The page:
- . V -
I ne Carolina Watchman.
; ,r ' o
70L XV. THIRD SERIES
SALISBURY. N. ft, FEBRUARY 7, 1884.
Tie Carolina Watchman,
aSTABLlSHfit) tN THE YEAH 1882.
PRICE, $!. IN ADVANCE.
Impurity of tha
Cloud, Fever ana
and ail Disease!
caused by De
rangement of liver, Bowel and Kidney.
crwrTOMS OF A DISFASED
Bad Breath ; Pain in the Side, sometime the '
pain is felt under the Shoulder-blade , mistaken tot
Rheumatism; general lost of appetite; Bowels
centrally costive, sometimes alternating with las;
the toad is troubled with paia, is dull and heavy,
with considerable lote of memory, accompanied
with a painfal sensation of leaving undone something
which ought to have been done; a slight, dry cough
and lushed face it sometimes ar, attendant, often
mistaken for consumption; the patient com plains
f weariness and debility; nervous, easily startled;
ficial, yet one can hardly summon up fortitude to
IfY it in tact, oistrusu every rcmcuy. ocvcrai
the above symptoms attend the disease, but cases
have occurred when but few of them existed, yet
examination after death has shown the Liver to
hare been extensively deranged.
It should be used by nil persona, old and
young, whenever any of Use above
paraoas Traveling or Id vine; la Un
healthy Locallt i--. by taking a dose occasion
ally to kceo the liver in healthy action, will avoid
all Malaria, Ullio:;-. attacks, DUziness, Nau
sea, Drowsiness, Depression of Spirits, etc. It
will invigorate like a glass of wine, but la no In
It Tou have eaten anything hard at
digestion, or feel heavy after meals, or sleep
less at night, take a dose and you will be relieved.
Time and Doctors' Dills will be saved
by al ways keeping; the Kegulator
In the House 1
For, whatever the ailment may be, a thoroughly '
safe purgative, alterative . nd tonic can
never te out of place. The remedy is harmless
and does not Interfere with business or
IT IS PinfiFXT TEOETABLE,
And has all the power and efficacy of Calomel or
Quinine, without any of the injurious after effects.
A Governor's Testimony.
Simmons Liver Regulator has been in use in my
family for some time, and I am satisfied it is a
valuable addition to tne medical science.
J. Gill Shorts, Governor of Ala.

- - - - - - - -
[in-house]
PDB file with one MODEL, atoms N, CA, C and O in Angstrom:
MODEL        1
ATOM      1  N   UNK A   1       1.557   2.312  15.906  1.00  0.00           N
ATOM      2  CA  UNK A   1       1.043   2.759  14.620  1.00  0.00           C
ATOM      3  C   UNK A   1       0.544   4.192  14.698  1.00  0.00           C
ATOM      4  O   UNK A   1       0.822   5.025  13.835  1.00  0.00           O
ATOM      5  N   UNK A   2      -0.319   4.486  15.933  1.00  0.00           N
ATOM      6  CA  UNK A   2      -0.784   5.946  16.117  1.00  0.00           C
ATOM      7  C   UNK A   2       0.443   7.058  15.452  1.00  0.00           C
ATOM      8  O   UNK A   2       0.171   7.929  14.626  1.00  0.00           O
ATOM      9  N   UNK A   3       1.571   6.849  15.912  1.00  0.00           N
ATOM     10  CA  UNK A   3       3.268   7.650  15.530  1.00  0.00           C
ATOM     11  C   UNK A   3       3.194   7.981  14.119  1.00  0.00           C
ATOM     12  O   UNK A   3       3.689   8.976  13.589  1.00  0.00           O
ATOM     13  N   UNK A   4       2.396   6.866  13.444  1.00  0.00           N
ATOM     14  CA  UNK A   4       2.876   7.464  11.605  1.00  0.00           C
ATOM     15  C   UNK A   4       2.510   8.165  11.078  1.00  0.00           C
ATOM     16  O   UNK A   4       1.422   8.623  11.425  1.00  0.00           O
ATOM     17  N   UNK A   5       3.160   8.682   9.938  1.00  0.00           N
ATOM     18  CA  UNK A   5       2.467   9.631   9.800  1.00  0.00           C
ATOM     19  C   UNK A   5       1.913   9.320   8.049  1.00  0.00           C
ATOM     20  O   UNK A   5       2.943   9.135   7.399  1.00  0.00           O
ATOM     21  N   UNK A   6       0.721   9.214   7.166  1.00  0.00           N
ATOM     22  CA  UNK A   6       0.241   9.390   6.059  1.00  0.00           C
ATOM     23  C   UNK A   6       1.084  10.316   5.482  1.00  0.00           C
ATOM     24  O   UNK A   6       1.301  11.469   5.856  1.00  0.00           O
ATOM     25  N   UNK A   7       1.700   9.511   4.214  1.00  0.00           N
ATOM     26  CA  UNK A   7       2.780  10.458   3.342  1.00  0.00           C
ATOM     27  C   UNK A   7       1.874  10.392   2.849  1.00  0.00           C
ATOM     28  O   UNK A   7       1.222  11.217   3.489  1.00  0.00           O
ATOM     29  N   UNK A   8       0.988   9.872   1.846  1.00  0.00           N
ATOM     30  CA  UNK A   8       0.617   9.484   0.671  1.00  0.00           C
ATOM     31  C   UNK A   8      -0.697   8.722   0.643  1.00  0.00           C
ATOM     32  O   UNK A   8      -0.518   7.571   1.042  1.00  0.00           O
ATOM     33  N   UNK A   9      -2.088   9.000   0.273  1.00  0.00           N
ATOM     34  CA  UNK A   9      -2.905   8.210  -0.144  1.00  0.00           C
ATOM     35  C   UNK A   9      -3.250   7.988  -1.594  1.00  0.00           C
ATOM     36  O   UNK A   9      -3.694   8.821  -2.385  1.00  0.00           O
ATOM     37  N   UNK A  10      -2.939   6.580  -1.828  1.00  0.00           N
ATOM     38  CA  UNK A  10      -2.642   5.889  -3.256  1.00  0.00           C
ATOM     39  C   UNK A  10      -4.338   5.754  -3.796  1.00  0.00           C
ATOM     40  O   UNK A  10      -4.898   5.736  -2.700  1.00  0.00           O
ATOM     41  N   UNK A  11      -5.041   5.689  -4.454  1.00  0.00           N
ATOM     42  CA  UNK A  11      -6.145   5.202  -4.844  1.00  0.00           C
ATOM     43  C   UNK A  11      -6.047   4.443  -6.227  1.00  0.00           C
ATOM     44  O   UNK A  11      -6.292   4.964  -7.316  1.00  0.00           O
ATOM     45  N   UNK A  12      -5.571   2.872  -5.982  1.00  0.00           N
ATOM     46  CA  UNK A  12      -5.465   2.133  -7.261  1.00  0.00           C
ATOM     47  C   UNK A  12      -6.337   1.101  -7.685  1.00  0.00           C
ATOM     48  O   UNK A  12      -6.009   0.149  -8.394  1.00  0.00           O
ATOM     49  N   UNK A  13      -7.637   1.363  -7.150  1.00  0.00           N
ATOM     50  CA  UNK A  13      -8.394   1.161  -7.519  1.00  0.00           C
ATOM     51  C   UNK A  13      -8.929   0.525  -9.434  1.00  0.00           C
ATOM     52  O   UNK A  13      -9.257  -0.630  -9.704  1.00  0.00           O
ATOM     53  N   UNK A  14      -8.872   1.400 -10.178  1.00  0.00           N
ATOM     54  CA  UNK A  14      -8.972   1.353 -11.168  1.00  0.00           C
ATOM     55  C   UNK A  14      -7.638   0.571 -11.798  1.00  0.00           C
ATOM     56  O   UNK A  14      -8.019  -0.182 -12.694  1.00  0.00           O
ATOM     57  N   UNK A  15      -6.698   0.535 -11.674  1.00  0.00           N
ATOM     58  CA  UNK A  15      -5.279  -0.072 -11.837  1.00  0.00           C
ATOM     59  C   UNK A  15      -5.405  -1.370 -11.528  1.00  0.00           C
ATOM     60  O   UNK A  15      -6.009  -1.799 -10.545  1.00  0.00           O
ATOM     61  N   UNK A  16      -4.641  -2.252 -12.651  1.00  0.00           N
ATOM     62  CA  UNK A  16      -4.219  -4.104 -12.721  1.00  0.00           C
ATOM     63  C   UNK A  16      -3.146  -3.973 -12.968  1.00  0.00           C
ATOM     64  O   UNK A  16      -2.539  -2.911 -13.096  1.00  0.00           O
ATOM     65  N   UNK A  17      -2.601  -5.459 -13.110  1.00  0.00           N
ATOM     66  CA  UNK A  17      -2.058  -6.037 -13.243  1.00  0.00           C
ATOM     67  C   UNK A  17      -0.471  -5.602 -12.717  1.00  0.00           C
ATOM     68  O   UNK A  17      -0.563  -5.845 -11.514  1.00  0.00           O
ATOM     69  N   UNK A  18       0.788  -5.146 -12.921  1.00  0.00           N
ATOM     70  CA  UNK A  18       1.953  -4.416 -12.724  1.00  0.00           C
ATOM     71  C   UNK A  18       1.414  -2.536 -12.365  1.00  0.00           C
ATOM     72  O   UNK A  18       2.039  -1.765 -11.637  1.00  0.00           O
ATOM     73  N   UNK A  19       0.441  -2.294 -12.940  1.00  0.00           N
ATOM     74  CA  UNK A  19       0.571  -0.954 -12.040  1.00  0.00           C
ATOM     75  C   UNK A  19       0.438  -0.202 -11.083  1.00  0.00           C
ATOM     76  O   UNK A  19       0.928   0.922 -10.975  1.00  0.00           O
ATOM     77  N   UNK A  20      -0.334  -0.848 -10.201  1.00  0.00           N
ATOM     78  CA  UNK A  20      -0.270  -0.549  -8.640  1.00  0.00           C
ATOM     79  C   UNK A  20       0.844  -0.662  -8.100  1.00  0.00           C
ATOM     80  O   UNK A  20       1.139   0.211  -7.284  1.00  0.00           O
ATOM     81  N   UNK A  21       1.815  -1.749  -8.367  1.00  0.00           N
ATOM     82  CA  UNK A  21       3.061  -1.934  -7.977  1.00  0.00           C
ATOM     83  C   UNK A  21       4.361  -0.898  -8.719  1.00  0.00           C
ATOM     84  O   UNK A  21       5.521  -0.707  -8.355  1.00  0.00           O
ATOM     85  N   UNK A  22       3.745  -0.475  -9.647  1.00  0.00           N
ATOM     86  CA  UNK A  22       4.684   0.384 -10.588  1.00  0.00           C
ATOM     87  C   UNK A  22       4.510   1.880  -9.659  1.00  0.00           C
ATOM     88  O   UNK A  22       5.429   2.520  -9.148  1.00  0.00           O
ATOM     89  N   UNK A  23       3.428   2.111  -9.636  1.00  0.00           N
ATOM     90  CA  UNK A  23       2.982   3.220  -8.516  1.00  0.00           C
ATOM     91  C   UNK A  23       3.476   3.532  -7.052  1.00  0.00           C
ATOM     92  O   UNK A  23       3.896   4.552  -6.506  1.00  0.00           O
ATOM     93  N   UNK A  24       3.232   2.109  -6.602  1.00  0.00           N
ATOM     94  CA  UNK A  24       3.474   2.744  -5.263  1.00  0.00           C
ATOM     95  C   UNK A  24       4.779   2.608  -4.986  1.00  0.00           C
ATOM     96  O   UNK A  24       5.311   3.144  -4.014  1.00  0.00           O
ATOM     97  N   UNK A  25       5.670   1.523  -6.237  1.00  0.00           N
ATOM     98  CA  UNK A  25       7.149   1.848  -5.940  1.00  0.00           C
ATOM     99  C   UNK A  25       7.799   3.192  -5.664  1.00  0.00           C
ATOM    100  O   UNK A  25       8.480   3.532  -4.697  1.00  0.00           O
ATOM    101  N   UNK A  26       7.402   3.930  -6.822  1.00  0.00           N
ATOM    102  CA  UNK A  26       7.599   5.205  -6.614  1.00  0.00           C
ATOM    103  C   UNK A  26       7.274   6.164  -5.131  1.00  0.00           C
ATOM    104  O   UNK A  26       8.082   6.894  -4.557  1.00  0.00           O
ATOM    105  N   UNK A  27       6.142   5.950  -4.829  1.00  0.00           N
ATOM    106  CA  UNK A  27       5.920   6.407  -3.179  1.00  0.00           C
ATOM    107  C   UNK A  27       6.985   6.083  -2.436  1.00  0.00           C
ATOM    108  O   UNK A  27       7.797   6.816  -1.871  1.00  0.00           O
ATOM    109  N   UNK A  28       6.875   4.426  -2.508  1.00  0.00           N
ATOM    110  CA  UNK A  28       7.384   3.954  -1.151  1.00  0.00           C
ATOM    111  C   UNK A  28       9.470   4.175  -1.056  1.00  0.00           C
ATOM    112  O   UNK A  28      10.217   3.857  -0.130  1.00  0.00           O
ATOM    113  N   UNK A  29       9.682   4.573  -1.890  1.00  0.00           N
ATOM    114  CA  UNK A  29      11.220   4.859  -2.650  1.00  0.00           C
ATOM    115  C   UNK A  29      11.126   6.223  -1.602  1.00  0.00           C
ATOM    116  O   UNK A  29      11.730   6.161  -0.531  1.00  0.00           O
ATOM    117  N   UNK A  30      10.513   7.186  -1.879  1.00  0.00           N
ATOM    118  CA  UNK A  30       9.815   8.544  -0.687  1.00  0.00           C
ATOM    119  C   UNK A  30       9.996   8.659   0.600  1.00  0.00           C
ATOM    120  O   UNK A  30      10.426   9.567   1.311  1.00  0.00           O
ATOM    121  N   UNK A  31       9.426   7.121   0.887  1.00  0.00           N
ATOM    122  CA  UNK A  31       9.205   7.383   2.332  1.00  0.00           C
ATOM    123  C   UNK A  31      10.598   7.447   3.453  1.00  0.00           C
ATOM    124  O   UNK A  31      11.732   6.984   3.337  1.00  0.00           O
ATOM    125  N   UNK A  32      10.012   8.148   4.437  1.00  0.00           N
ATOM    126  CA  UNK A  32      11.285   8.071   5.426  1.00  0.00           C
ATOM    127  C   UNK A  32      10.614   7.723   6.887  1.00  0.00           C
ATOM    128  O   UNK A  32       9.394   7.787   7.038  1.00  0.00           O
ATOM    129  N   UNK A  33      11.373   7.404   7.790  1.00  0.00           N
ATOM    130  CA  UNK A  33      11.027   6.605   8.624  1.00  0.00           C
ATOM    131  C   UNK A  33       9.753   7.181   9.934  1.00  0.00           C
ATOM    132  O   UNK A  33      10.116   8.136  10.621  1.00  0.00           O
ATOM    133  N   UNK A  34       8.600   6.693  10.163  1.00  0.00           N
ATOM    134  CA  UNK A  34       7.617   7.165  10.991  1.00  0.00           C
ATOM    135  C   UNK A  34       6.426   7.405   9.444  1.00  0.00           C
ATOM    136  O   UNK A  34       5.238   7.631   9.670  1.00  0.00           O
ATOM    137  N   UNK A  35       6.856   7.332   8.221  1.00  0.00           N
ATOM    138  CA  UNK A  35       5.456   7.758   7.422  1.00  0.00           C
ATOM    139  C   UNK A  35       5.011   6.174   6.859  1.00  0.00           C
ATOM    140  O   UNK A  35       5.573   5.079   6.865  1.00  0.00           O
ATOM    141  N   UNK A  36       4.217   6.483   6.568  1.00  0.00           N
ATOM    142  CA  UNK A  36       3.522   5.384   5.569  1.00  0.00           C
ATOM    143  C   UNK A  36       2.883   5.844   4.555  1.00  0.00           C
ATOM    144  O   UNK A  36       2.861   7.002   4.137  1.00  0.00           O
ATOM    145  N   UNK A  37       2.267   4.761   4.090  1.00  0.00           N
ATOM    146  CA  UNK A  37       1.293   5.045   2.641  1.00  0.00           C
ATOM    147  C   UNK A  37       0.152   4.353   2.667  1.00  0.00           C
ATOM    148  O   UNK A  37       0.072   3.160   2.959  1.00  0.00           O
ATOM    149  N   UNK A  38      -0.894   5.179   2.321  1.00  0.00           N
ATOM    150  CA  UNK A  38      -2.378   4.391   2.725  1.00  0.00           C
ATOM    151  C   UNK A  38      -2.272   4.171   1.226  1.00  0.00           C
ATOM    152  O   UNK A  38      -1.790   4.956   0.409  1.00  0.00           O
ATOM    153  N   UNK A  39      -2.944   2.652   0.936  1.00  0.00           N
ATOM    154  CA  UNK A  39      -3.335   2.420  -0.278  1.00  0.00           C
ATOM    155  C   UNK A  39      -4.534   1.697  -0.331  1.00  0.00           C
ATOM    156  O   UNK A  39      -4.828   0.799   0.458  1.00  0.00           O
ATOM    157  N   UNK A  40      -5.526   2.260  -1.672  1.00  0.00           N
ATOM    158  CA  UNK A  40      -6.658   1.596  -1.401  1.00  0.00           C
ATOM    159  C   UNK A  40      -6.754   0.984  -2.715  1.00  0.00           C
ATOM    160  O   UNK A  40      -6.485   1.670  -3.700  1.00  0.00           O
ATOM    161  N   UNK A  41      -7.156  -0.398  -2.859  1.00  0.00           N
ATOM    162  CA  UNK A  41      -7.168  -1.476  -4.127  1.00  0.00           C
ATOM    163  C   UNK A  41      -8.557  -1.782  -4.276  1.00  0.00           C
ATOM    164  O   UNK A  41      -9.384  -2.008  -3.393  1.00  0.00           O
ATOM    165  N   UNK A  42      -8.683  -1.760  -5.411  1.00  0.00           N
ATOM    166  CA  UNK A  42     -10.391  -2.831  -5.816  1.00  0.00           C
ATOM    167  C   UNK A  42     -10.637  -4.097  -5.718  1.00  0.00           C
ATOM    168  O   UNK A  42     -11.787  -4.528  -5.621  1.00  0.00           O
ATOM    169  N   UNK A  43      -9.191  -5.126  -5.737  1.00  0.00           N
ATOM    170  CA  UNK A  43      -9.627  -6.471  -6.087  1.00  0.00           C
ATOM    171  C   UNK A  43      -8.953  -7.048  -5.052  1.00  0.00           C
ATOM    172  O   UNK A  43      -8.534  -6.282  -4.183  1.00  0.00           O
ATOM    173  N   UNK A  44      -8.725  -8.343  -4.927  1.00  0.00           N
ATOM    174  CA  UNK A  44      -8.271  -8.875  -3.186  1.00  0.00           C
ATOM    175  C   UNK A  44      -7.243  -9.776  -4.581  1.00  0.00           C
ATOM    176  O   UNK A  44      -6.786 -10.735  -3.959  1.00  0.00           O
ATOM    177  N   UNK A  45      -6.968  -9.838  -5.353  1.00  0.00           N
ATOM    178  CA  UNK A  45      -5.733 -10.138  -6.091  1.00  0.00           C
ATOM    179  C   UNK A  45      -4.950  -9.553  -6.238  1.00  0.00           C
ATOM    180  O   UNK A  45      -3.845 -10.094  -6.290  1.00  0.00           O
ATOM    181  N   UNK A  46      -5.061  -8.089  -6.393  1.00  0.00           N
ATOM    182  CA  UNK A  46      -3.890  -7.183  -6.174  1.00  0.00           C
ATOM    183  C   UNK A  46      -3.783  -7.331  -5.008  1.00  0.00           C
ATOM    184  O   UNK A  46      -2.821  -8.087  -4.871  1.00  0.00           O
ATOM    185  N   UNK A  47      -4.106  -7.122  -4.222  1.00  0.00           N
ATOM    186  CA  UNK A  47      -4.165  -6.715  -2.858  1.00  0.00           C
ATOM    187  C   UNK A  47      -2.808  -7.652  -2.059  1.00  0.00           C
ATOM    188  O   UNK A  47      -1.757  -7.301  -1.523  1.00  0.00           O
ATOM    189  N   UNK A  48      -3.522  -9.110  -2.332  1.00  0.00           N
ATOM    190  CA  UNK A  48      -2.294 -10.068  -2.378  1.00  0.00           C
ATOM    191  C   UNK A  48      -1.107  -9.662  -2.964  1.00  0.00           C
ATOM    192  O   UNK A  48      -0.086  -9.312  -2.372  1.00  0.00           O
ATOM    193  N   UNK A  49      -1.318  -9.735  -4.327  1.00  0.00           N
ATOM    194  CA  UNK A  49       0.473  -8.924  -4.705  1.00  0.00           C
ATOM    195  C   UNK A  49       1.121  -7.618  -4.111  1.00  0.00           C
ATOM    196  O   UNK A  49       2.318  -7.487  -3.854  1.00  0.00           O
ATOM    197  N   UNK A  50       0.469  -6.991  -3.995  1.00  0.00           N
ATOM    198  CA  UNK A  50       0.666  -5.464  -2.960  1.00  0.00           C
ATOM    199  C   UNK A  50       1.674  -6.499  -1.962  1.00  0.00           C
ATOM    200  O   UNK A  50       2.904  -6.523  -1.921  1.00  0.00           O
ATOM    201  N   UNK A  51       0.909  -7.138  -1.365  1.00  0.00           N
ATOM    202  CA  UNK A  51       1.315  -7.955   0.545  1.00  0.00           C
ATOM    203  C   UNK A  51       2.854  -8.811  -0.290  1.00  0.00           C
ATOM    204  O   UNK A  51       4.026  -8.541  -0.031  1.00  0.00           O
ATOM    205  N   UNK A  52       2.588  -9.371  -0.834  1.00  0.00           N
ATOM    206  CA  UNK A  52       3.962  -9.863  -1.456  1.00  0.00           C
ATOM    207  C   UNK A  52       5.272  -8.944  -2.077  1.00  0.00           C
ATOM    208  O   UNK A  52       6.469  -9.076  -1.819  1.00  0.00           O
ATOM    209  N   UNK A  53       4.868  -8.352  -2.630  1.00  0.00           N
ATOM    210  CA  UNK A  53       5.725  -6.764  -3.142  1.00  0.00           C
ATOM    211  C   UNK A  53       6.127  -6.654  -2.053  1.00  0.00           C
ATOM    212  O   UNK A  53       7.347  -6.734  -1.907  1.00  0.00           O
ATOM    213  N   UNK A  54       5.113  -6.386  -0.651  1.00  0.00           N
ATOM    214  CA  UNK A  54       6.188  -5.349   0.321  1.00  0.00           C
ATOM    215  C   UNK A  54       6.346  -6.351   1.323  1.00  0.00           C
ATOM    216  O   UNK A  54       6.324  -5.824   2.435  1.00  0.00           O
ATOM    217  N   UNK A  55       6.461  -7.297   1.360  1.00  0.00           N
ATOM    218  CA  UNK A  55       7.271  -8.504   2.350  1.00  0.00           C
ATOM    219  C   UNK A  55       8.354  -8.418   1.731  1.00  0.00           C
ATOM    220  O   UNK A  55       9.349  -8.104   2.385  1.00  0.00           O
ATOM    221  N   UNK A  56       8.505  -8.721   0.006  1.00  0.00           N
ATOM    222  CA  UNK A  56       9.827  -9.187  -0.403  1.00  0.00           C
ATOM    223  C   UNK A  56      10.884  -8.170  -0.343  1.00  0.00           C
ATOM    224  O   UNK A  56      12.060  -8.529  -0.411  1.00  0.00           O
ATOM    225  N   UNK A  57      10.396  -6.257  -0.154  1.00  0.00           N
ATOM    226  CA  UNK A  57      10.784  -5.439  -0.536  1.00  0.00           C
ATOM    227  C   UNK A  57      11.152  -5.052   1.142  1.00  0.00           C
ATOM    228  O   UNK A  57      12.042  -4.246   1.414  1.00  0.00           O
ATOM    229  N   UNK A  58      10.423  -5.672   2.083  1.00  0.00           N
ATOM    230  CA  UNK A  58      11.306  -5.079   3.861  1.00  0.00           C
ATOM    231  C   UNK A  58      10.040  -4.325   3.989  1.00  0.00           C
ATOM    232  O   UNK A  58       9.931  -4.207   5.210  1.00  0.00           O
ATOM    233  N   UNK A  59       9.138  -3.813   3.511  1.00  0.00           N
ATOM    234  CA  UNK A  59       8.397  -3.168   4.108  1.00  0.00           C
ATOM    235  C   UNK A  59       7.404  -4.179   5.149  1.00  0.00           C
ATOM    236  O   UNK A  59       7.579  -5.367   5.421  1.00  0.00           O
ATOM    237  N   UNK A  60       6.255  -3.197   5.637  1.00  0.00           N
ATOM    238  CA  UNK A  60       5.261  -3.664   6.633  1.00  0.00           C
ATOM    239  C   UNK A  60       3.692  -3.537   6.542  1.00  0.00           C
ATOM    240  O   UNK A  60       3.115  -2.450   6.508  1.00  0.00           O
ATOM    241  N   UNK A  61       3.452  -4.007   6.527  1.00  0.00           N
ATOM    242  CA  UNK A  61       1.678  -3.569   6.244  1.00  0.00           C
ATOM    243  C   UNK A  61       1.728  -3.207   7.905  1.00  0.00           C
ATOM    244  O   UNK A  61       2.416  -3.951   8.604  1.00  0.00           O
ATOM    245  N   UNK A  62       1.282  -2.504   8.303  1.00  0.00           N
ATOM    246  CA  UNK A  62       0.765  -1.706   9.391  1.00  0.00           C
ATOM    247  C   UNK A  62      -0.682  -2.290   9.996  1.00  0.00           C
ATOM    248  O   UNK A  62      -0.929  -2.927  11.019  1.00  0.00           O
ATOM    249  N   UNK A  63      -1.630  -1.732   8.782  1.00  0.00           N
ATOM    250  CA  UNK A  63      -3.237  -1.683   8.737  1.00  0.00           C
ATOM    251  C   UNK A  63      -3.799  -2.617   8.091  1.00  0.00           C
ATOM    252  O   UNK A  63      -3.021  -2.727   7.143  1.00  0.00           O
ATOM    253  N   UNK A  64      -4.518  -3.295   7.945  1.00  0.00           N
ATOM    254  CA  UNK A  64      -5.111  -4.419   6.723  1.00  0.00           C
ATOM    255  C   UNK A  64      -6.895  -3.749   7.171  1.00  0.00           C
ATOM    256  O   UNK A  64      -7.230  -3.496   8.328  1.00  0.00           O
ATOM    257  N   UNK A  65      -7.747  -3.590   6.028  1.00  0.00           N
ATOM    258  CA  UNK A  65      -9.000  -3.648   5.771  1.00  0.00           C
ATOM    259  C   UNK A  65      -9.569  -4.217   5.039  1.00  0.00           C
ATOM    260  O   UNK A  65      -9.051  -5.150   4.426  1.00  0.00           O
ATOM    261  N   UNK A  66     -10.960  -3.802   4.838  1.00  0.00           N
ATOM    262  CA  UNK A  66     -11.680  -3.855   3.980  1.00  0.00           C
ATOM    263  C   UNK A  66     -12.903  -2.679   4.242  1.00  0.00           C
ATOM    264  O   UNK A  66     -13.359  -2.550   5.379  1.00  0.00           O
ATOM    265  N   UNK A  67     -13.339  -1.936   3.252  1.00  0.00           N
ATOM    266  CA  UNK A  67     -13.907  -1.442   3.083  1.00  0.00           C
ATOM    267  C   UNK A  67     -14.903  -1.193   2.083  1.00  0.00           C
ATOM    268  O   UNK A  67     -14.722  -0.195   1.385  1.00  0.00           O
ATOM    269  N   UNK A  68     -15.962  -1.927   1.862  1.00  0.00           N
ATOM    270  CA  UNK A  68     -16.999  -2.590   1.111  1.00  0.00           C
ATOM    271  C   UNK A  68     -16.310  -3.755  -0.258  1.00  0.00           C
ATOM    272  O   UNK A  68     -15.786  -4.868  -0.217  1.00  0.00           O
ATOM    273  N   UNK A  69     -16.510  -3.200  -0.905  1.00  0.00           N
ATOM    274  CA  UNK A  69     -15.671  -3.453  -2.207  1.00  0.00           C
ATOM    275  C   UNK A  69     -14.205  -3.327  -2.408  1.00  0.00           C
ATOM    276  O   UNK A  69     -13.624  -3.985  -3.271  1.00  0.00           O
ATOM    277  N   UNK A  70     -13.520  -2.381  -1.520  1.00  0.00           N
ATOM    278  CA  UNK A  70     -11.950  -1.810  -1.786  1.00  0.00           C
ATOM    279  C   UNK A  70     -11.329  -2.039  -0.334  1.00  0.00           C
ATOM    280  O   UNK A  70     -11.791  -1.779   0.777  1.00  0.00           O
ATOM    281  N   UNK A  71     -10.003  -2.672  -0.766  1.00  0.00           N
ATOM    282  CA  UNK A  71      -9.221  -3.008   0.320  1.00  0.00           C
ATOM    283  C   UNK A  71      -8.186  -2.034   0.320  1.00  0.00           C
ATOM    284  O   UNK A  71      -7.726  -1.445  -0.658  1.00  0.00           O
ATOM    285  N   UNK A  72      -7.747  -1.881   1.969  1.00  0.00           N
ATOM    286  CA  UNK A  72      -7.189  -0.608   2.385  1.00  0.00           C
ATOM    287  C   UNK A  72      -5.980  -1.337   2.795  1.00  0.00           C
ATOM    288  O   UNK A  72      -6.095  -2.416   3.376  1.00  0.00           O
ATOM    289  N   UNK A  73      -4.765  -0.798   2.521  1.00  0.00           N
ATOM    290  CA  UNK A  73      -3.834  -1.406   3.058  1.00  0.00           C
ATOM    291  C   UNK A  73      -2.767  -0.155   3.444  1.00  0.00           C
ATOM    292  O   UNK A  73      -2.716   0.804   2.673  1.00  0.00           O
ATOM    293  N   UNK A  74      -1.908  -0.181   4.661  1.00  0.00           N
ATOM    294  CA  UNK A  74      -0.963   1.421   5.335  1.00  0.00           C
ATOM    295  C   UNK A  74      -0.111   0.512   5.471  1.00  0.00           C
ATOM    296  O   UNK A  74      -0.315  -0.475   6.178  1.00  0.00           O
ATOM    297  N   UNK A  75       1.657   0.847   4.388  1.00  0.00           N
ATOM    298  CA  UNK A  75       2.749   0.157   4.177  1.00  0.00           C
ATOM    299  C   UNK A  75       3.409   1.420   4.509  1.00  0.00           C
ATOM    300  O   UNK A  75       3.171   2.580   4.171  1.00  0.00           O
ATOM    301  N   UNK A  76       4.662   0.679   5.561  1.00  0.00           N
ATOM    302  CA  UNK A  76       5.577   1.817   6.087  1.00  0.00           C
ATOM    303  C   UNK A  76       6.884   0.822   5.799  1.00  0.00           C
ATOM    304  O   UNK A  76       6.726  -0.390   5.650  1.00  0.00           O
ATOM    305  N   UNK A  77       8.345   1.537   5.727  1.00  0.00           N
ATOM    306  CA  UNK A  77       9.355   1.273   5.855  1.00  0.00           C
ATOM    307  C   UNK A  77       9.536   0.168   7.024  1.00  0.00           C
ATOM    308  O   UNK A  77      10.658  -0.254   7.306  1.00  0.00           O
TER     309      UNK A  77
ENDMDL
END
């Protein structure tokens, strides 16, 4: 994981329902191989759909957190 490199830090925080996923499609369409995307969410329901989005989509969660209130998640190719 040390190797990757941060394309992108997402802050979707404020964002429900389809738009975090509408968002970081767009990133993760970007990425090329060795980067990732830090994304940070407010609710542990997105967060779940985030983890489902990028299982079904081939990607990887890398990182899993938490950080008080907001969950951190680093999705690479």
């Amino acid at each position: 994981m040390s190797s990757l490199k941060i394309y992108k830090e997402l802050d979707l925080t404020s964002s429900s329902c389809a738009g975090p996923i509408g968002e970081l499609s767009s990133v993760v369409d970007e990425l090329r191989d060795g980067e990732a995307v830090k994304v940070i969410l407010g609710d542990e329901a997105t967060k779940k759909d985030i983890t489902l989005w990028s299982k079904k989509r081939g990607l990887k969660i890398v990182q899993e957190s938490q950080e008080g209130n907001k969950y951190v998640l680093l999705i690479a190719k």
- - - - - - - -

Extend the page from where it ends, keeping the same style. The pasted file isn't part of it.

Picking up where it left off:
Hon. Alexander H. Stephens, of Ga.,
says: Have derived some benefit from the use of
Simmons Liver Regulator, and wish to give it a
"The only Thins; that newer falls to
Believe."! have used many remedies for Dys-
Epsia, Liver Affection and Debility, but never
ve found anything to benefit me to the, extent
Simmons liver Regulator has. I sent from Min
nesota to Georgia for it, and wwuld send further for
such a medicine, and would advise all who are sim
ilarly affected to give it a trial as it scents the only
thing that never fails to relieve.
P. M. Jannev, Minneapolis, Minn.
Dr. T. W. Mason says : From actual ex
perience in the use of Simmons Liver Regulator is
ay practice I have been and am satisfied to use
and prescribe it as a purgative medicine.
'Take only the Genuine, which alwivi
ass on. the Wrapper the red Z Trade-Mark
sad Signature of J. H. ZEILIN A CO.
TOR SALE BY-ALL DRUGGISTS.
Entire Stock of
BLACEMER & TAYLOR,
I will carry on the
in all its branches, including
RIFLE and BLASTING POWDER,
Dynamite and ail kinds of Mining Sup-
plies. In short. evervthinir ordinariW fonnd
in a first Class Hardware Establisment.
where I will be pleased to see all persons
who wish to purchase Hardware
I WILL KEEP NO BOOKS or Accounts.
tAU parties indebted to Blackmer
-i ay lor are rftnnmifnrl tn mslrn immsdists
I v. wmmm v - - '
Ut cold or burnine, lomcuma a pncui
o the (kin azists; spirits are low and desp.
.- .lthouch satisfied that exercise would d
ettlement. Their accounts W11 be in the
kinds of W. 8. Bi. ac km eh who wlU make
ettlement, . -.
October 23d, 1883,
The Last Boll Call.
Through the crowded ranks, of the hos
pital, - Where the nick and wounded lay,
Slowly, at nightfall, the surgeon